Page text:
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WRX: An Emperor of Rally Cars

Whoever came up with the expression "high intensity," must have had Subaru's Impreza WRX in mind. It's totally frustrating to take this limber powerhouse onto a paved city street and know that underneath it's straining to show its true talent.

FORGET FREEWAYS. This special edition Impreza that Subaru calls a "premium sport compact," was bred with a solid purpose in mind -- to leave lesser competitors choking on its dust in an all-out, East Africa Safari kind of run where a rear slide around a hairpin turn on a narrow mountainous road barely breaks stride.

This is a turbocharged sports sedan designed for pure, unadulterated rallying. It spells "competitor" from the truly functional, hunky air scoop, to the sculptured rally seating that keeps you virtually welded in place even when almost airborne, to the cat grip of its permanent all-wheel drive.

This is the kind of vehicle that single-handedly could coax a rally racing circuit back to life in the U.S., where it wallowed for years in obscurity, condemned by too little hype and too many fenced barricades separating its power from the people.

That's a far cry from other countries where the sport, imbued with near magical mystique, is almost enshrined.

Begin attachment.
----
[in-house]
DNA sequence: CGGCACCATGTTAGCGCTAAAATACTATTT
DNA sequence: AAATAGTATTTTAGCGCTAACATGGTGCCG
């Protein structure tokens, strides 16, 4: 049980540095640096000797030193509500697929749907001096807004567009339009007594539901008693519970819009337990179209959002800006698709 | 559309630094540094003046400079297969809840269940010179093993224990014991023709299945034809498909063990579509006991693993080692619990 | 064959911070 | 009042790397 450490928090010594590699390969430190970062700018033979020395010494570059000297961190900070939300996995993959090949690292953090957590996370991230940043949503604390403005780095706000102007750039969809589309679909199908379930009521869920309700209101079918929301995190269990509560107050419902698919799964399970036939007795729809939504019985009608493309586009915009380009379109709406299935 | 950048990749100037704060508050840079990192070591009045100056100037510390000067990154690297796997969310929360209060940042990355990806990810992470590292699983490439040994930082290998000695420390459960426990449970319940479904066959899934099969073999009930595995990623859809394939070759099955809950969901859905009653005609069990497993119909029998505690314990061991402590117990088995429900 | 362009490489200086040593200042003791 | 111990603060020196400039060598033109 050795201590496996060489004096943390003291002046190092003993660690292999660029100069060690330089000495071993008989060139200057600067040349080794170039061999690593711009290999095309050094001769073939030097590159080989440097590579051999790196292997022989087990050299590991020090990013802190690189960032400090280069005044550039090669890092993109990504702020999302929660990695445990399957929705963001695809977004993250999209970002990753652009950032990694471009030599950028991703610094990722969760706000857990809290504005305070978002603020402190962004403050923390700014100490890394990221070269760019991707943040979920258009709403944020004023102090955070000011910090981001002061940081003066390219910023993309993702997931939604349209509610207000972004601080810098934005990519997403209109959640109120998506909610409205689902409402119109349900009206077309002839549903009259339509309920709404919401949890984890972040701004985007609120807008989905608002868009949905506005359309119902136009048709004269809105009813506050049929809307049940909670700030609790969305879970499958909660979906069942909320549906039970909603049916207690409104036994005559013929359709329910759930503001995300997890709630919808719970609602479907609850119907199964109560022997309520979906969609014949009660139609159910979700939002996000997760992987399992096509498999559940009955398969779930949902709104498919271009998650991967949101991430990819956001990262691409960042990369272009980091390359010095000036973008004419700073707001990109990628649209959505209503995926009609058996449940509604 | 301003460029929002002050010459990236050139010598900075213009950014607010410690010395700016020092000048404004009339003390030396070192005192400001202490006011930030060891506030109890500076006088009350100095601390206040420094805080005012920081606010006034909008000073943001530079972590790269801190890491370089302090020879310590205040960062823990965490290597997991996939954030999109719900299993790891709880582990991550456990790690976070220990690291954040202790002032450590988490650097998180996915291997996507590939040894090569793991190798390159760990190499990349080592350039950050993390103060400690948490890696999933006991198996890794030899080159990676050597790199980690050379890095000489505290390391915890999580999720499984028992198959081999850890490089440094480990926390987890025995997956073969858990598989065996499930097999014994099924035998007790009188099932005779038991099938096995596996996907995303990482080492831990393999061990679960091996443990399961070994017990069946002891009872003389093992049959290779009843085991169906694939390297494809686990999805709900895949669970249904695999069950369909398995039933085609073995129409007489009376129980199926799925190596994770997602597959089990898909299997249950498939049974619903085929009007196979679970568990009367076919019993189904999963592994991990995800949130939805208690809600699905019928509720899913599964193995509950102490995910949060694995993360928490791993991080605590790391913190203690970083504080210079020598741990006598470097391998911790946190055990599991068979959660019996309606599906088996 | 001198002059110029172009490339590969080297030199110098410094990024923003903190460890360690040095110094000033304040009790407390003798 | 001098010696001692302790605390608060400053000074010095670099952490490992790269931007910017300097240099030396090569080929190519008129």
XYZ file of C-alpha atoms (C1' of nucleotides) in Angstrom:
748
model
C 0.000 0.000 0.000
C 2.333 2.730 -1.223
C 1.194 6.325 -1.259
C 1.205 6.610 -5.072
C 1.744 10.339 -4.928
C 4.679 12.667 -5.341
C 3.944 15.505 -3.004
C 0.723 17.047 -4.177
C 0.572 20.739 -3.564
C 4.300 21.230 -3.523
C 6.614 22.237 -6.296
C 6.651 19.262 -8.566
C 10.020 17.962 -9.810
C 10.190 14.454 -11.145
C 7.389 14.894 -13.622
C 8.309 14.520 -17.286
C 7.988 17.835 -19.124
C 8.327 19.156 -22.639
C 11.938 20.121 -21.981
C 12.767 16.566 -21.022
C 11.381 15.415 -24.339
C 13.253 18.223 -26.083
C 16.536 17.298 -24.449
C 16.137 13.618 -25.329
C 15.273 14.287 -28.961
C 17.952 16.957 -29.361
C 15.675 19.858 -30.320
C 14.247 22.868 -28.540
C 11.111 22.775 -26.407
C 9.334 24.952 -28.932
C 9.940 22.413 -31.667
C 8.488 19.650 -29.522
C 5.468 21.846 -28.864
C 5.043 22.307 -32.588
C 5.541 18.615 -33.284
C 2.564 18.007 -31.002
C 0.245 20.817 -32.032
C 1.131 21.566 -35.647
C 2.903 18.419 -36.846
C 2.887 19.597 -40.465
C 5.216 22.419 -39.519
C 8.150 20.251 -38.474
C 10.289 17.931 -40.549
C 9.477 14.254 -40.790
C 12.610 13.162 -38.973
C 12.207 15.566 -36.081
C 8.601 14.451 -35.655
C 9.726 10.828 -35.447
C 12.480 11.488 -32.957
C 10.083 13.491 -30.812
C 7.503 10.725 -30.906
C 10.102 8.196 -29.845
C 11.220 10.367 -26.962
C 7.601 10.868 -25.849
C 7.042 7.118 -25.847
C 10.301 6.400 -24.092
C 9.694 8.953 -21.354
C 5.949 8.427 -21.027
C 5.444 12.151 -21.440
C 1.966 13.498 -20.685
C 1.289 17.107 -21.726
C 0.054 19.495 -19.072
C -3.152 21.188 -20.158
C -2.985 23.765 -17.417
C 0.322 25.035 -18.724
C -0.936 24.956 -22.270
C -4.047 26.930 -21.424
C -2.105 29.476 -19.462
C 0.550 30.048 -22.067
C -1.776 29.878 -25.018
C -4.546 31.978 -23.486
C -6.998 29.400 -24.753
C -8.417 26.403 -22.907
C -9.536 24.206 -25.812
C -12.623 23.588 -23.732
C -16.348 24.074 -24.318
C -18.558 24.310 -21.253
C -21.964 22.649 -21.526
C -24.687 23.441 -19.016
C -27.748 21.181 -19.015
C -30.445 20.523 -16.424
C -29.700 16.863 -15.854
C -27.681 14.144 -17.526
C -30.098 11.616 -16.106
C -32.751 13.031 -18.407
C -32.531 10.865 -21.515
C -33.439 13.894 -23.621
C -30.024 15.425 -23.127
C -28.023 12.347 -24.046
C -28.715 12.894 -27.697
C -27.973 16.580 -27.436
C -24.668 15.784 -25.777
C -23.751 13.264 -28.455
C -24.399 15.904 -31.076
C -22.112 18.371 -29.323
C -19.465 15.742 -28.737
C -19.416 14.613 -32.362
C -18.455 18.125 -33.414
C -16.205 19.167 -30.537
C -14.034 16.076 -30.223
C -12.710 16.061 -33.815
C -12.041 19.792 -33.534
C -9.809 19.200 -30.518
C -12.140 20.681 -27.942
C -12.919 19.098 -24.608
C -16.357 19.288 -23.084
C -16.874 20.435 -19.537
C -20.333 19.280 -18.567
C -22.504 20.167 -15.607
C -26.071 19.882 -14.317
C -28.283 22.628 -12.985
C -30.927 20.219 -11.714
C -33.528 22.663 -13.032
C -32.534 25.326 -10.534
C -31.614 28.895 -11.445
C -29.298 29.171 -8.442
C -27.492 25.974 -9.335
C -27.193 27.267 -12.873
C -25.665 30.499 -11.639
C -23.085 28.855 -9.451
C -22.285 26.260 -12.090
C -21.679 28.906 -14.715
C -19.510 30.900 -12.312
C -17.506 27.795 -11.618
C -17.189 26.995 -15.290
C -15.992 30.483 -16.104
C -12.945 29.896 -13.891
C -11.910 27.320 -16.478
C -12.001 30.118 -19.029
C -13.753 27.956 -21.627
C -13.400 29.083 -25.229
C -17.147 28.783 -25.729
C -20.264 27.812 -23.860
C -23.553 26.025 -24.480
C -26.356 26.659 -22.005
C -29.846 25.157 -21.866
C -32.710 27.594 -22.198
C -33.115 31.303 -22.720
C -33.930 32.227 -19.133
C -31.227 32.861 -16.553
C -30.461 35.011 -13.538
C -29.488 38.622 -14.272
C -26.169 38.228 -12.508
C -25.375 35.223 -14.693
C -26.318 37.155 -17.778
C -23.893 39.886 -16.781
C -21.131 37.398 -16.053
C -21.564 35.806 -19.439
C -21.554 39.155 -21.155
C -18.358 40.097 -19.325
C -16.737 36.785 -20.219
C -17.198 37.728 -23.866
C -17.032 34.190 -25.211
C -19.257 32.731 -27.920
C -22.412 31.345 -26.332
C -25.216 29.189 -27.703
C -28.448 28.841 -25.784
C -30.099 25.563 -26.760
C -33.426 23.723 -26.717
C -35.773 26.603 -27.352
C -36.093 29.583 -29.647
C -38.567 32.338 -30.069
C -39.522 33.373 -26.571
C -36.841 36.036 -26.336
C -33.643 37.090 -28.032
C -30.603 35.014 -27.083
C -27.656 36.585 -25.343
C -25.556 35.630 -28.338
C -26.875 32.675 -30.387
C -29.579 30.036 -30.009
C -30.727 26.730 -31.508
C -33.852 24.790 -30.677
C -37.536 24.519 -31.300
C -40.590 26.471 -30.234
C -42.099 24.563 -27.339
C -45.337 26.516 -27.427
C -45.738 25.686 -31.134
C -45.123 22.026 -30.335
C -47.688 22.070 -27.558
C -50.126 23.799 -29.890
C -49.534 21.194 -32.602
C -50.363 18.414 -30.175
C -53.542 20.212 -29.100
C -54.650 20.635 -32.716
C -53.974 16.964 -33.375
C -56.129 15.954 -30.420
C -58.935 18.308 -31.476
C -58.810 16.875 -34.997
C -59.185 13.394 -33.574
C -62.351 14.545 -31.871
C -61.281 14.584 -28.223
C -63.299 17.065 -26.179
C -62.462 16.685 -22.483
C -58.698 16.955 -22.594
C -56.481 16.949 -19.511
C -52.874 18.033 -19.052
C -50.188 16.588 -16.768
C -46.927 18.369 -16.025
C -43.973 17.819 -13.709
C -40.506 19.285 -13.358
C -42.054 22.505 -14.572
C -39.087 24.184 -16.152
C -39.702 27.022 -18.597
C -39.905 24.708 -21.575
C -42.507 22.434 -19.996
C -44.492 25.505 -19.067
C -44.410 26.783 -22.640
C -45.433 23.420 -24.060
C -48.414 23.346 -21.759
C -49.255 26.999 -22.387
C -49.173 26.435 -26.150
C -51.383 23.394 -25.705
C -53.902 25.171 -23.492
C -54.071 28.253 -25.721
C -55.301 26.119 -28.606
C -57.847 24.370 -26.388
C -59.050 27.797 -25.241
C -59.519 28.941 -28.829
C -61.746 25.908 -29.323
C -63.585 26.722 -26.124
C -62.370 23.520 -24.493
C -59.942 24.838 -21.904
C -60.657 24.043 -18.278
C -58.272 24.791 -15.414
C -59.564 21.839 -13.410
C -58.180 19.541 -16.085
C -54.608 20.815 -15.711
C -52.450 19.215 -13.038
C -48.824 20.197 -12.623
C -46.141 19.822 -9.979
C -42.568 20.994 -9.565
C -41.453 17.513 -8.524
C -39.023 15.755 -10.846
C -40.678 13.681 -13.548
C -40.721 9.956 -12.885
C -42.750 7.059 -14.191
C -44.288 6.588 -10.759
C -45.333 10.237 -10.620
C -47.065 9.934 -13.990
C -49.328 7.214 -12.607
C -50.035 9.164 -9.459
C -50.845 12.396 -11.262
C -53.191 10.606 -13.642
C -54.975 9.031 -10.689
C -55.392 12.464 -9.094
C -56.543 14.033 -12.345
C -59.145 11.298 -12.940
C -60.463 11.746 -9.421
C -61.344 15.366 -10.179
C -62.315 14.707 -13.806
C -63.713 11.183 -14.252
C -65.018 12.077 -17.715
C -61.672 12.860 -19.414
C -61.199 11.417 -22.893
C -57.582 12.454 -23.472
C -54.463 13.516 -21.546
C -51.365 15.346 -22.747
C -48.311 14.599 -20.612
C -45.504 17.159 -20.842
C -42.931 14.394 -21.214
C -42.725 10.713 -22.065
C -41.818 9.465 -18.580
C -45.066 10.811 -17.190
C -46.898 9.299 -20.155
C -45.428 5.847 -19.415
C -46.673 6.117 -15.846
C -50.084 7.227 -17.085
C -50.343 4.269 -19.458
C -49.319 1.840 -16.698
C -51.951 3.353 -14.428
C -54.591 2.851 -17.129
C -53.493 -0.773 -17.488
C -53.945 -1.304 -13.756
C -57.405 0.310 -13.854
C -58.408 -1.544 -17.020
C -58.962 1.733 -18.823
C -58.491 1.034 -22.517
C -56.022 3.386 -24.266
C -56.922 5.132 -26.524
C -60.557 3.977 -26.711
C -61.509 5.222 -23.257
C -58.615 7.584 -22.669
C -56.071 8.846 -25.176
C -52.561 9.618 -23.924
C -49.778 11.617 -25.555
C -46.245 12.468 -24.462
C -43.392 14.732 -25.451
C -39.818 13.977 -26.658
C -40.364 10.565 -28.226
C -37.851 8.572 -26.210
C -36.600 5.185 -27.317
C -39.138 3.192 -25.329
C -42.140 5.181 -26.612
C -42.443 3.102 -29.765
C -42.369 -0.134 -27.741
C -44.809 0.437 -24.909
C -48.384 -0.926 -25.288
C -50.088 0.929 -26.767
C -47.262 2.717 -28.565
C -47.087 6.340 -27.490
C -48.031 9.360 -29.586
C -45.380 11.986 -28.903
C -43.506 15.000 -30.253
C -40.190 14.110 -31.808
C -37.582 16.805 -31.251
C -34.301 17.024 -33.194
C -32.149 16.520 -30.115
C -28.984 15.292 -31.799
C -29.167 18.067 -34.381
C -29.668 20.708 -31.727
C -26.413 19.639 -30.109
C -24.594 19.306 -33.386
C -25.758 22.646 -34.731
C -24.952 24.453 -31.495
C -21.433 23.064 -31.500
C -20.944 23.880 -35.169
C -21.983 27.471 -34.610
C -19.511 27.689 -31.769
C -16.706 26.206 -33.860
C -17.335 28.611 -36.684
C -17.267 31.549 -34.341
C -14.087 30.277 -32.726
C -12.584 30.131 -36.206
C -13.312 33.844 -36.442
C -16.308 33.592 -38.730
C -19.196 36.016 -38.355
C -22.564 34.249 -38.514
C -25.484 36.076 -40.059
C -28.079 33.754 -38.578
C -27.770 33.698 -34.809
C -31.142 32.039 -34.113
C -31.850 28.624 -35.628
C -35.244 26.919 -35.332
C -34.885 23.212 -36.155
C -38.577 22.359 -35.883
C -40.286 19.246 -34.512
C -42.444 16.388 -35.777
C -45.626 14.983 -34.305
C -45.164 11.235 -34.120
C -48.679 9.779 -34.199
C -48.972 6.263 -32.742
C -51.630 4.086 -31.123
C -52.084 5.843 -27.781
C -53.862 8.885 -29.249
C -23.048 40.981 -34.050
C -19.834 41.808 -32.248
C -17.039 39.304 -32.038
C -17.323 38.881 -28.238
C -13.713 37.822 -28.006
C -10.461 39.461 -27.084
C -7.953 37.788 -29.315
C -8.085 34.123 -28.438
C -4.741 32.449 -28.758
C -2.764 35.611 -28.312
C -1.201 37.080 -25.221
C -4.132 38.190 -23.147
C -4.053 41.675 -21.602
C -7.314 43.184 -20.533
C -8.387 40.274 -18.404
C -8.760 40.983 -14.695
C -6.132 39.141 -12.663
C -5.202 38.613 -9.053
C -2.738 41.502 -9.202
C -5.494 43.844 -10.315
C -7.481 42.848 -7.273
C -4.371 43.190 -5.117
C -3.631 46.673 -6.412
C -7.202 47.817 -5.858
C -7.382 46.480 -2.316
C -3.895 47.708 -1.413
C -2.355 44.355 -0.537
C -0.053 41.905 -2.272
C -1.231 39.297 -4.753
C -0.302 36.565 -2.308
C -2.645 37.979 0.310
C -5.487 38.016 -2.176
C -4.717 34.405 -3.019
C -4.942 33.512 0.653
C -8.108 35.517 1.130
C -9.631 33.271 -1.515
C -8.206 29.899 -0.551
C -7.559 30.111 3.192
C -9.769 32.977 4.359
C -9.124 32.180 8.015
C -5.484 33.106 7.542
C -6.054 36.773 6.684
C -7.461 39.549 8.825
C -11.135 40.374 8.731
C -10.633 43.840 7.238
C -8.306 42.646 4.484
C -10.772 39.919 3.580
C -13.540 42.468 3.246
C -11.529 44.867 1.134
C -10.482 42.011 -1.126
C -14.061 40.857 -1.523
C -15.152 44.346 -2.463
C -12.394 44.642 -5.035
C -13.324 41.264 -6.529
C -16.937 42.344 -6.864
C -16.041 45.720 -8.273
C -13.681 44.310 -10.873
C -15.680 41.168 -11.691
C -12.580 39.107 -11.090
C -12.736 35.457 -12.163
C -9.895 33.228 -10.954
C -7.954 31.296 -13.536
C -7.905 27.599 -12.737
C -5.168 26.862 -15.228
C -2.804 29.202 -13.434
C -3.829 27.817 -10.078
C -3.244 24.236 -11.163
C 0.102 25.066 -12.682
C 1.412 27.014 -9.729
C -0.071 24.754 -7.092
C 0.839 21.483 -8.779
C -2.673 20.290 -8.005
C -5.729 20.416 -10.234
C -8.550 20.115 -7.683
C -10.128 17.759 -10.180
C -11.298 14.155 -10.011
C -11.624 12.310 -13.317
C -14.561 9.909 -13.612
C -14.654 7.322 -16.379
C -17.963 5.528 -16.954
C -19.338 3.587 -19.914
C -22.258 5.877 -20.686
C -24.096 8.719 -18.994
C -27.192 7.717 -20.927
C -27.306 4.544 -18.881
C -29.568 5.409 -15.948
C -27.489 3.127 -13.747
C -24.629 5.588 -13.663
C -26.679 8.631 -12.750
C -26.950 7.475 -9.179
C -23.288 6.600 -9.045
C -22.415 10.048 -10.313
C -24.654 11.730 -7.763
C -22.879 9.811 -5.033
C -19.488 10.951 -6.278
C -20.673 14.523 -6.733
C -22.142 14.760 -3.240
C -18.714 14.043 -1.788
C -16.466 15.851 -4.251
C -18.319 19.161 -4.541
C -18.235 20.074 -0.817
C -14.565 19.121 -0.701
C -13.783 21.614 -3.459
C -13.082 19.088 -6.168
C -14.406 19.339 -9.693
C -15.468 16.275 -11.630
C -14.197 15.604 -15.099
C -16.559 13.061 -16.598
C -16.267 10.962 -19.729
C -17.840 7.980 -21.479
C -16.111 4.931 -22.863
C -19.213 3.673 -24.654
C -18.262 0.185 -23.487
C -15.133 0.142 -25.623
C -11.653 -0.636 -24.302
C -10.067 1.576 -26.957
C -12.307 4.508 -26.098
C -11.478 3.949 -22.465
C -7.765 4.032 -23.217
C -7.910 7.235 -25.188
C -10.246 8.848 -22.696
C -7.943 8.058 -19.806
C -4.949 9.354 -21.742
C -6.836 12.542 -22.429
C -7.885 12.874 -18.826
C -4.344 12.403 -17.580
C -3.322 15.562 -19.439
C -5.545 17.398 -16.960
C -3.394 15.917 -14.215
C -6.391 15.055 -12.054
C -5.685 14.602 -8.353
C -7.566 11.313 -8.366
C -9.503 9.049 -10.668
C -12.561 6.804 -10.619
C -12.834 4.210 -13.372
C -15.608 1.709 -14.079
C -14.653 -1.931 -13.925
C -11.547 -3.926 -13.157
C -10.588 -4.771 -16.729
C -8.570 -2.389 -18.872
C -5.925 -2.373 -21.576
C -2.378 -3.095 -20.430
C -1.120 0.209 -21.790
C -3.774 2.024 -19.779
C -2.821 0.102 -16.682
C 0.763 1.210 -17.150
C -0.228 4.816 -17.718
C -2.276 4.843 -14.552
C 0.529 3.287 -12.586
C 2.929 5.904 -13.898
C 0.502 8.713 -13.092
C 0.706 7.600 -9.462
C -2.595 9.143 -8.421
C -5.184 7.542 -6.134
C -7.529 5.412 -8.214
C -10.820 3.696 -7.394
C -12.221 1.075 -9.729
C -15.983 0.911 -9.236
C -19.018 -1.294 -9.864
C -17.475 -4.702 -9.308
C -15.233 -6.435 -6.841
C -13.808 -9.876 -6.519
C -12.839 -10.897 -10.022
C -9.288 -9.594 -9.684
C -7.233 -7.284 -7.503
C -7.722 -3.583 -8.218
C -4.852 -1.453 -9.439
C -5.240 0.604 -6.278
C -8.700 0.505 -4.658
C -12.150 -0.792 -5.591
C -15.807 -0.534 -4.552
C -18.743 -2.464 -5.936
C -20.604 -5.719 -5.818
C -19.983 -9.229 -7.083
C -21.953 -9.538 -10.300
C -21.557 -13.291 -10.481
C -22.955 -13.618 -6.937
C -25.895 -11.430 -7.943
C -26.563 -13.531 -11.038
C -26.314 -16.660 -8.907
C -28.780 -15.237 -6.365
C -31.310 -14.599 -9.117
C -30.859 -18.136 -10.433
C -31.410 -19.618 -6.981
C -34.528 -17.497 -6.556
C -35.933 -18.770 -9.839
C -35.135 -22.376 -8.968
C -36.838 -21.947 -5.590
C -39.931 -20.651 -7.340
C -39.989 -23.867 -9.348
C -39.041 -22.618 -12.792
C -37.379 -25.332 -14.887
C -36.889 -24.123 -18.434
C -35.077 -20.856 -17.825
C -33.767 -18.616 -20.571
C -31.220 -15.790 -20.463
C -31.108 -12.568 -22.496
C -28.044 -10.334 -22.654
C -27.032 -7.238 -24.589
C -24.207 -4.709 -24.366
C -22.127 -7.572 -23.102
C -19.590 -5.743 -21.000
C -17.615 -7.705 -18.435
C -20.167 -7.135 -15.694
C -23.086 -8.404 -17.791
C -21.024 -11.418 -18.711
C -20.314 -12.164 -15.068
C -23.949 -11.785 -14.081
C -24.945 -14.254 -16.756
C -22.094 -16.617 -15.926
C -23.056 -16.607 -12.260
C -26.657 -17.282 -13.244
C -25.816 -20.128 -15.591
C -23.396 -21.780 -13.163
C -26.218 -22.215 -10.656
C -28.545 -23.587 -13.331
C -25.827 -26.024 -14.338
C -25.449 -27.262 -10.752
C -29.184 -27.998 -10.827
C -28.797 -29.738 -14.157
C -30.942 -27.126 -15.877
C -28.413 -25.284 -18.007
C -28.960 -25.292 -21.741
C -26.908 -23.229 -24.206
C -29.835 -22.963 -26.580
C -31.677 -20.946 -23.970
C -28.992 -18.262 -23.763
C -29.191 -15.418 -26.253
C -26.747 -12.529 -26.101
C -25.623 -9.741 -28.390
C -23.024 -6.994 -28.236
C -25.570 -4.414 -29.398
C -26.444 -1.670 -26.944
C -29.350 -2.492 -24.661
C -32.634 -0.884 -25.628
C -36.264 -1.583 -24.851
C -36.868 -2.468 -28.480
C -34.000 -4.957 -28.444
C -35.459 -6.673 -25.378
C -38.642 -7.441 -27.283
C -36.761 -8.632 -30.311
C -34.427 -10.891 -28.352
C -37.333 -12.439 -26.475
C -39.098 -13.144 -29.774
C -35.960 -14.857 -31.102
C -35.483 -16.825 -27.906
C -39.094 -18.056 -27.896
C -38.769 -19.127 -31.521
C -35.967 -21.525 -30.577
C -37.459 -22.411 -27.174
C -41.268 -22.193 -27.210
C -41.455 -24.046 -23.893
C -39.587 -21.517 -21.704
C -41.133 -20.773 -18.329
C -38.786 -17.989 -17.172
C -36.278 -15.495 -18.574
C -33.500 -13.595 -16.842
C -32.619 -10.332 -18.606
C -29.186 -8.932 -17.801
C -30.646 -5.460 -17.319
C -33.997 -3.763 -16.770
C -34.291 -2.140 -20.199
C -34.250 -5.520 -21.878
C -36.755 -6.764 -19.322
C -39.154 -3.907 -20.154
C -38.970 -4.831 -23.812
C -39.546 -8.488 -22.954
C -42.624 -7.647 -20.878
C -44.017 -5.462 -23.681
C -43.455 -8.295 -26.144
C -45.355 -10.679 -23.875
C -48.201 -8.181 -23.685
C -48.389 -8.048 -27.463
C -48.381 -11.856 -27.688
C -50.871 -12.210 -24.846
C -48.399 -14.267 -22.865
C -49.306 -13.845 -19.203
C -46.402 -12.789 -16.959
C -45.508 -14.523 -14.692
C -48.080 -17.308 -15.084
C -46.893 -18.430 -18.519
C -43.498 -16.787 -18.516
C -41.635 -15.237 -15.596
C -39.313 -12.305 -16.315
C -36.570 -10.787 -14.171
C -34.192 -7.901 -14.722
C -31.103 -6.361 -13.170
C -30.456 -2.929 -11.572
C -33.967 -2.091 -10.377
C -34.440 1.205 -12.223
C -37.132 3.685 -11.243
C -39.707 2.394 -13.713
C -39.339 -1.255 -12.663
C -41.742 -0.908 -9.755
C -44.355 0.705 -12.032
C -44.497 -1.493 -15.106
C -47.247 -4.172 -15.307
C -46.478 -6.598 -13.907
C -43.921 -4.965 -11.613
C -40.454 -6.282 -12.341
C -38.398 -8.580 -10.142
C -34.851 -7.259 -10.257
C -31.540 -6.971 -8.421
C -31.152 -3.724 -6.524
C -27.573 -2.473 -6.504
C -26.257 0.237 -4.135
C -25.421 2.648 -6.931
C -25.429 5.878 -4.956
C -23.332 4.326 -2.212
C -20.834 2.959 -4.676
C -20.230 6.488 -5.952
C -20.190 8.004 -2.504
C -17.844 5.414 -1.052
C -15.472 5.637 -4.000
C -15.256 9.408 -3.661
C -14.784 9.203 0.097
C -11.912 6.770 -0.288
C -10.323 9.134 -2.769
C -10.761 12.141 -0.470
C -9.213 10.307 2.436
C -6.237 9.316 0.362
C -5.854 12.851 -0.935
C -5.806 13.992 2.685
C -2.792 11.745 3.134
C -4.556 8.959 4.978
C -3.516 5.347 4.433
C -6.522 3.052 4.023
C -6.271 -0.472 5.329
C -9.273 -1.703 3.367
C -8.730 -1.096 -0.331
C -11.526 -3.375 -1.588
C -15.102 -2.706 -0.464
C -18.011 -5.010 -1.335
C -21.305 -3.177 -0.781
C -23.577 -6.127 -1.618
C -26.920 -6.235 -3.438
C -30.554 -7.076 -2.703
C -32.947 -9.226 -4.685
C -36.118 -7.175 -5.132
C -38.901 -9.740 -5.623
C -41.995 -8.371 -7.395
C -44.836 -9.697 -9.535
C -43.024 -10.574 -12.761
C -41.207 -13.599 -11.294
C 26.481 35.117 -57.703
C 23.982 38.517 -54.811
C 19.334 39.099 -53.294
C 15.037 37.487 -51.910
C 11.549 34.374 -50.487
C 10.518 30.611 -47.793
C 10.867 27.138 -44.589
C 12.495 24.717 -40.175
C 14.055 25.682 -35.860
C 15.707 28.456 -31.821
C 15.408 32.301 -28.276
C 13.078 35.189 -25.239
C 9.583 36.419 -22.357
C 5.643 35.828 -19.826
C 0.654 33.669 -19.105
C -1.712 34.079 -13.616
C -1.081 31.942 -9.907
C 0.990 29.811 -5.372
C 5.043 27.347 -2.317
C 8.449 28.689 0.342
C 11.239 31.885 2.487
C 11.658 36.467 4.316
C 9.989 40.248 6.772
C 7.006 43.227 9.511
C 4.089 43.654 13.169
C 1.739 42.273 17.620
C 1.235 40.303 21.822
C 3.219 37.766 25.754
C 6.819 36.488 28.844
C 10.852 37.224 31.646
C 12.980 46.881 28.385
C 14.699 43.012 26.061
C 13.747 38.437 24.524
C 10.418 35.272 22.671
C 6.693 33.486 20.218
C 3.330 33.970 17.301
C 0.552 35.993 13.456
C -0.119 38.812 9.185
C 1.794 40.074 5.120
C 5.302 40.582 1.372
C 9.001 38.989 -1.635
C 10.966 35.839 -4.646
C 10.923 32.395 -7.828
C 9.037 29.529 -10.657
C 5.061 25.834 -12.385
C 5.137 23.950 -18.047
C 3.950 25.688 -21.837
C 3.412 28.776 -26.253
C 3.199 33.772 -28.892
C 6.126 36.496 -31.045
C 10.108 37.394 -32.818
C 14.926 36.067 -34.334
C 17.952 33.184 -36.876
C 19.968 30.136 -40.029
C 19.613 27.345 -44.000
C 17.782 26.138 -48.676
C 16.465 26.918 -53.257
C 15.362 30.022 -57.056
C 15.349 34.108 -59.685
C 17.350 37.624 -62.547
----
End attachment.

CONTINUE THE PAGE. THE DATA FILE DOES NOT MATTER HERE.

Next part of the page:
FOR THOSE WHO DISDAIN buying anything but American vehicles but want an emperor of rally cars, there's a bit of a saving grace for this product of Subaru's parent, the decidedly Japanese Fuji Heavy Industries. About a year ago, General Motors bought a 20 percent interest in Subaru and presumably will have the sense to leave well enough alone and let it continue to do what it does best -- compete as street legal top billing on the world's rally circuit, going fascia to exhaust with the Audi A4 Quattro and BMW 325 ix.

Subaru teased the Yanks a few years ago by bringing a right-hand drive version of the WRX to the states and letting a privileged few shuttle it cross-country a few times. That was it. Nearly everyone with a yen for the daredevil sport who saw it just went nuts.

The 2002 sedan iteration, with a 2.0 liter, aluminum alloy engine, pumps out a solid 227 horsepower and a long torque curve building to 217 lb./ft. at 4,000 rpm, to make it a nimble racing machine that lives up to that earlier temptation. On the optional four-speed automatic, the all-wheel drive's variable torque distribution (or VDT) sends more power rearward to adjust for a weight transfer there. That's neat for keeping it at its level best.

Word is that individual buyers can still order this sports sedan at the $24,000 list. But with only about 10,000 slated for the U.S. market the first year, that could change as the March rollout day for delivery gets closer and someone decides to make a little extra profit or auction off a place in line. That's happened before with hot wheels.

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